What puts a character in focus?



Key Idea:  Think about favorite fictional characters.  What is it that draws a person to them? Is it the things they say, the way they behave, the lives they lead?  As you read or watch these characters, perhaps you imagine how  you would act if you were in their shoes.  In this lesson students will view the movie, It's a Wonderful Life to explore the tools filmmakers use to create believable characters.


Filmmaking Techniques:




The best books and movies develop characters that feel like real people.  You laugh with them and cry with them.  You’re drawn into their stories and you truly care what happens to them.  An author provides detail and background through descriptive passages to develop his or her characters.  A filmmaker has to rely on his or her camera work, the performances of the actors, and the skills of the film editor to create true to life characters.








Filmmaking Techniques

Strategies for Viewing

Camera Shots:

  • A close-up shot provides detailed view of a person or object
  • A long shot provides a wide view of a scene.  It can show distance between characters and establish location.
  • A reaction shot shows a person react to what occurred in the previous shot.


  • Notice how close-ups focus on facial expressions.  As yourself what the character might be feeling.
  • Watch how long shots can reveal relationships.  A shot of two people standing apart can show emotional distance.  A long shot of one character can single him or her out from a group.
  • Watch for reaction shots.  What does the character’s response to an event say about his or her feelings?


  • Physical appearance, including height, weight, hairstyle, and clothing
  • Behavior, including facial expressions and body language
  • Dialogue, both what the character says and how he or she says it


  • Pay attention to how a main character’s appearance provides clues about his or her personality.
  • Watch a character’s posture and facial expressions.  These can convey feelings, reactions, or self-image.
  • Listen to the dialogue.  It’s the character’s tone of voice happy, calm, or angry?  What does speech reveal about the characters background and intelligence?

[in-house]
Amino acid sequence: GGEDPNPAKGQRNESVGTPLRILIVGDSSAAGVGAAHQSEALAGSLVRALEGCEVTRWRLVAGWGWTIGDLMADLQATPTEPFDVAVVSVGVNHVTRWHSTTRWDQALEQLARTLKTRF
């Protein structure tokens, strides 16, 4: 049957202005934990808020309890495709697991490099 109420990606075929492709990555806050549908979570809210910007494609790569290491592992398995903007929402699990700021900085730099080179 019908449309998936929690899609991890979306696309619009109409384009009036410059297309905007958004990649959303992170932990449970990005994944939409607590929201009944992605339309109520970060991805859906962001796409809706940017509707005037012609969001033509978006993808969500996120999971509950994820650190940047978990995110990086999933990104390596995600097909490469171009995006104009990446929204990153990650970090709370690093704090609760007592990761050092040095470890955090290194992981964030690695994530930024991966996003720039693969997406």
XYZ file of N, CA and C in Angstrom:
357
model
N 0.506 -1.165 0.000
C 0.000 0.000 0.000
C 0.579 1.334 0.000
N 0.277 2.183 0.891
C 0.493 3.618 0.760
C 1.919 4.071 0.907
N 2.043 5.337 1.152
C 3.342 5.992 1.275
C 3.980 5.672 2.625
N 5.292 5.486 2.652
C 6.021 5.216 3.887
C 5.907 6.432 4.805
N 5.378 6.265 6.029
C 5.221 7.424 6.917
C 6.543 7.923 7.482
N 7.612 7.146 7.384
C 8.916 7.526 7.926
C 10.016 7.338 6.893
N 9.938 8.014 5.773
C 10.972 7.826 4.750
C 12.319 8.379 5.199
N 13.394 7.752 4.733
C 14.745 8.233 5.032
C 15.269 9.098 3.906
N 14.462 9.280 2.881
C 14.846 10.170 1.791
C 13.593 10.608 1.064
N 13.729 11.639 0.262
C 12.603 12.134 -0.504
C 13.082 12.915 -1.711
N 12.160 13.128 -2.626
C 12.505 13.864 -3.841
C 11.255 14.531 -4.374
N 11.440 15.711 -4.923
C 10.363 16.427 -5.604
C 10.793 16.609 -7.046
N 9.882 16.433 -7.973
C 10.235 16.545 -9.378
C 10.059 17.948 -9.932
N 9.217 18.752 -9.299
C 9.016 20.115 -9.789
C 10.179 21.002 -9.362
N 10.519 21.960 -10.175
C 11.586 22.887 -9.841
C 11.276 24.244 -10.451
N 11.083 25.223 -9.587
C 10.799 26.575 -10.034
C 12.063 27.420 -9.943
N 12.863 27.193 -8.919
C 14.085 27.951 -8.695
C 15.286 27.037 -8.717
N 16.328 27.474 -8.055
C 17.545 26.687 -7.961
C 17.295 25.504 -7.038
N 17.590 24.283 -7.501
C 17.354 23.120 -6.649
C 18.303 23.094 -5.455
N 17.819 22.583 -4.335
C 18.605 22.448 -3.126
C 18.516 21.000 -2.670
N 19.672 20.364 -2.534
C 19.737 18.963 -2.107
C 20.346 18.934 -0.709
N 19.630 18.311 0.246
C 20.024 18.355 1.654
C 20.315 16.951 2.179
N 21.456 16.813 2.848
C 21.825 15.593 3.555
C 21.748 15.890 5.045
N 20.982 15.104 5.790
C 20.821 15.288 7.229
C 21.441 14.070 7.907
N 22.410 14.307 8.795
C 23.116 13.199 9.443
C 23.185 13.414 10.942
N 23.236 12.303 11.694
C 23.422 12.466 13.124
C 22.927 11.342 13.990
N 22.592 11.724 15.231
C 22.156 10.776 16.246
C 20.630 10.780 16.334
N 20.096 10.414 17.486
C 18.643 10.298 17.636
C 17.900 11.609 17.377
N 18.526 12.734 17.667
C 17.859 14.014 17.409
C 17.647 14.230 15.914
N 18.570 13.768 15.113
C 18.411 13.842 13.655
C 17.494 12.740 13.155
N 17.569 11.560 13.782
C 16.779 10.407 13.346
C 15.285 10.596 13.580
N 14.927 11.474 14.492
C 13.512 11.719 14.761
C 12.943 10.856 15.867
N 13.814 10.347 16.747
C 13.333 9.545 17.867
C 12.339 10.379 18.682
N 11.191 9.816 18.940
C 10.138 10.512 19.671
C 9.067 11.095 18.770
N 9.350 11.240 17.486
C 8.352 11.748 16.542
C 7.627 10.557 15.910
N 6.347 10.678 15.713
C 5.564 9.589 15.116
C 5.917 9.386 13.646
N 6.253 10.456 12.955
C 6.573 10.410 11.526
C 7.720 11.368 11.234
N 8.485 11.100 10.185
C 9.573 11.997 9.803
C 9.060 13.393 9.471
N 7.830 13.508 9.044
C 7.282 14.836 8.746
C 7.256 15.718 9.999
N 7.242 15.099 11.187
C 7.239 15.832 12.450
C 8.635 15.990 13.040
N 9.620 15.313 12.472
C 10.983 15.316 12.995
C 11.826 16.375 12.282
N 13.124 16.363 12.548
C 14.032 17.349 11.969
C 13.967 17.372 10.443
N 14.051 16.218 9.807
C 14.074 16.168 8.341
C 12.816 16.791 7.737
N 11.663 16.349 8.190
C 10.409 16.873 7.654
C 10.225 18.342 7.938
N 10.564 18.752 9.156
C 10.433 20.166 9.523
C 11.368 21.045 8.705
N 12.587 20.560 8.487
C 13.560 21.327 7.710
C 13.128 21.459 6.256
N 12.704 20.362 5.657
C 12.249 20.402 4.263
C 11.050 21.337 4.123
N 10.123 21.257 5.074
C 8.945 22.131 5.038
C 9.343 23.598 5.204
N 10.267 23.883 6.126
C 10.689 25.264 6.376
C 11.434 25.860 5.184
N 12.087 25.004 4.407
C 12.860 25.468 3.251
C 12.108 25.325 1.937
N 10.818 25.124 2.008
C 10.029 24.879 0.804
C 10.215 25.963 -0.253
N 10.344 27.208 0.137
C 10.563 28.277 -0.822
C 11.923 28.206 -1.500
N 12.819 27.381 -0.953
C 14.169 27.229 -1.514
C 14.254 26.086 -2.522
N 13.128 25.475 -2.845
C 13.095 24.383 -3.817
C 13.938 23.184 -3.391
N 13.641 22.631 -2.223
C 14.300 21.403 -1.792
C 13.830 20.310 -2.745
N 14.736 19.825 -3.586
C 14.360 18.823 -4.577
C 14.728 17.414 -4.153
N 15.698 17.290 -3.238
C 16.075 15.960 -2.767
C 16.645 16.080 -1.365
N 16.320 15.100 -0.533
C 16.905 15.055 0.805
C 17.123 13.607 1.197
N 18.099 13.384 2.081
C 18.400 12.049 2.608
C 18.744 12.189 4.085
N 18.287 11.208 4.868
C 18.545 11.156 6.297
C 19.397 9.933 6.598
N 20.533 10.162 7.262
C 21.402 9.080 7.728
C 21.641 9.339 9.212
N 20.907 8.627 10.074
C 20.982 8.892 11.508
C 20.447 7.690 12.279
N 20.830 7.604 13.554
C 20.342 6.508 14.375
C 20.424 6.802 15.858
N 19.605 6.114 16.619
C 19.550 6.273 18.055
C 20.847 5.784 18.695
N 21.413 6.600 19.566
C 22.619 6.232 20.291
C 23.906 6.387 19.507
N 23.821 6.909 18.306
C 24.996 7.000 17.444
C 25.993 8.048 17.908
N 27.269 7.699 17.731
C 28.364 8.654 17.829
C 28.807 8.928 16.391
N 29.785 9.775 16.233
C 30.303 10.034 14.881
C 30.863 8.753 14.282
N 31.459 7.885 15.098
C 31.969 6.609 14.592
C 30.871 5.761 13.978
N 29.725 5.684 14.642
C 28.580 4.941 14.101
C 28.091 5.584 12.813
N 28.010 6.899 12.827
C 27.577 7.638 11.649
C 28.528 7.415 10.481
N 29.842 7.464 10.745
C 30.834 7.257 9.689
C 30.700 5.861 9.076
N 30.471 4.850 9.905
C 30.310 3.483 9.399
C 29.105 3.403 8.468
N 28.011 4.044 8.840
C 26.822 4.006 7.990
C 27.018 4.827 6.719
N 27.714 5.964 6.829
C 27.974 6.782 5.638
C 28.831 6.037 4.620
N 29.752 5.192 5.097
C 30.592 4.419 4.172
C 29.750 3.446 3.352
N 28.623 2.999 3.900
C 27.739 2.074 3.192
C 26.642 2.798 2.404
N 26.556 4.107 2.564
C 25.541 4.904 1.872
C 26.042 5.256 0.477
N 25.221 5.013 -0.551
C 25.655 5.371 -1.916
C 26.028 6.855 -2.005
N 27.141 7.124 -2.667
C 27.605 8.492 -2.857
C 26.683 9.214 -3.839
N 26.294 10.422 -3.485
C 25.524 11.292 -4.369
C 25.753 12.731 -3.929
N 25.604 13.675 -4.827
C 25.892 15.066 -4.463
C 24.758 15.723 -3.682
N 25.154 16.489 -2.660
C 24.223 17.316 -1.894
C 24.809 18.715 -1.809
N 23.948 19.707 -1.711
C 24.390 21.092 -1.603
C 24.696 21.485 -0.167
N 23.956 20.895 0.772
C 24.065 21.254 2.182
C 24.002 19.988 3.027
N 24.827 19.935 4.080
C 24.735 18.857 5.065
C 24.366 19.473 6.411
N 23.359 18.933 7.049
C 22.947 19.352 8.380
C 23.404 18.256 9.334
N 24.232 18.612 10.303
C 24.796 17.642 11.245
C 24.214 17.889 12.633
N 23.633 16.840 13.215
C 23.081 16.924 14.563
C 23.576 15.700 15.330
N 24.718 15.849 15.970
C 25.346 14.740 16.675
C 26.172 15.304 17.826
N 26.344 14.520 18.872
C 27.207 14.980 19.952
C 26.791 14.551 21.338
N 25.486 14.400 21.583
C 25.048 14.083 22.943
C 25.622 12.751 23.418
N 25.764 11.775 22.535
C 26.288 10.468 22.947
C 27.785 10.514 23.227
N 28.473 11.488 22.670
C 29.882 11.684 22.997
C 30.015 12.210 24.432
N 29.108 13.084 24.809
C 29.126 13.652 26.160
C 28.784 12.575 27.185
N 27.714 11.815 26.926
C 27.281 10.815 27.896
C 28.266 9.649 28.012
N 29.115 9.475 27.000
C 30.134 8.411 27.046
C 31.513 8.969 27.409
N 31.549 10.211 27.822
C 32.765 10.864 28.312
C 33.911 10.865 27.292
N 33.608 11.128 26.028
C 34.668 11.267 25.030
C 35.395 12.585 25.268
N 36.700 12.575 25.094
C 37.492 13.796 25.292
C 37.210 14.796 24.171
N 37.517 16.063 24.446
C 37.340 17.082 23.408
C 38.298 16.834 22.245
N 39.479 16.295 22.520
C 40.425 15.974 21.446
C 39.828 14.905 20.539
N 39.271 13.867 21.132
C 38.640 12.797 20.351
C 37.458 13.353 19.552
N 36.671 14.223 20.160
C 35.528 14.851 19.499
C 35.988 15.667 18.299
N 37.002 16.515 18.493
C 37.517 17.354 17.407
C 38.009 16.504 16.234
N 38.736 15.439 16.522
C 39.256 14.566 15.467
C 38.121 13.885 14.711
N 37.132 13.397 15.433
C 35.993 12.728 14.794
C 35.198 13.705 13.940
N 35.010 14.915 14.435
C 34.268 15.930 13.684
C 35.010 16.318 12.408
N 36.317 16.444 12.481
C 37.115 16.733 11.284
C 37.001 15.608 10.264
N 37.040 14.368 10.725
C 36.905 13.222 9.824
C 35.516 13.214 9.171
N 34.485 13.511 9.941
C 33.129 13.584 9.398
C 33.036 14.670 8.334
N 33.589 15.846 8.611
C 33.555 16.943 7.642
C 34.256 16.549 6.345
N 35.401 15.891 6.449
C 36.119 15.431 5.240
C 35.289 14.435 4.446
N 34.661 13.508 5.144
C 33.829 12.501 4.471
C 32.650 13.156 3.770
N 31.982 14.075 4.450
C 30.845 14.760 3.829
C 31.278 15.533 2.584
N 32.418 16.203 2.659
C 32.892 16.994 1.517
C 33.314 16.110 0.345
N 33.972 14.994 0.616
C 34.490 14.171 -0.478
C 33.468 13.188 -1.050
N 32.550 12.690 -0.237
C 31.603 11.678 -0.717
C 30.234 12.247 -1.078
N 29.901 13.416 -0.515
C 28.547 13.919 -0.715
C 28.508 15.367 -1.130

Editing is the process of choosing and arranging shots in a sequence.  Filmmakers combine the shots they’ve filmed to create an overall effect on the audience.


  • Notice the different types of shots the editor uses.  How do they reflect the emotion of the scene?
  • Watch for reaction shots that are edited into a scene.  How do they reveal characters’ thoughts and feelings?
  • Notice how long each shot stays on the screen.  How does shot length change as emotion rises in a scene?



One of the questions raised during the deliberations by the Twelve Angry Men was the legal representation that had been provided for the young man accused of murdering his father.

In 1963, the Supreme Court handed down the first in a series of cases dealing with the constitutional right to counsel. The case of Gideon v. Wainwright drew widespread attention, especially with the publication a year later of Gideon's Trumpet by New York Times legal affairs correspondent Anthony Lewis. The book was made into a film in 1980.

Of particular interest is Abe Fortas' oral argument before the Supreme Court in defense of the right to counsel, in particular the need to provide counsel for those unable to afford a lawyer. This can be accessed on the website.

This clip (about an hour in length) can be assigned as homework or played in class, depending on students' access to the internet and/or class time that may be available for this purpose.


  • Cite specific provisions in the Constitution relating to the right to a trial by jury and discuss how they help to ensure equal justice under the la
  • Explain the reasons for requiring a jury in criminal cases
  • Discuss the importance of deliberation by members of a jury
  • Recognize the need for citizens to fulfill their civic obligation of jury duty
  • Critical analysis
  • Debate
  • Discussion
  • Gathering, classifying and interpreting written, oral and visual information
  • Historical analysis
  • Logical reasoning
  • Making inferences and drawing conclusions
  • Representing ideas and information orally, graphically and in writing
  • Using primary sources


Quick writes

Write a personal narrative

Quick writes

Use writing to analyze literature

  • Structured research and planning for research-based free-verse narrative poems

  • Mentor text writing: select a snapshot of the planned story to write two free-verse, narrative poems using the novel as a mentor text

  • Drafting, revising, and editing of research

  • Thank you letter to someone who is meaningful


Technical Writing: Business letter


Use knowledge of word roots, baase words, and affixes to understand word meaning

Use reference aids, including a dictionary and a thesaurus

Academic Vocabulary:

  • stages of plot
  • conflict
  • flashback
  • foreshadowing
  • personal narrative

Use context to determine meanings of words (and compound words)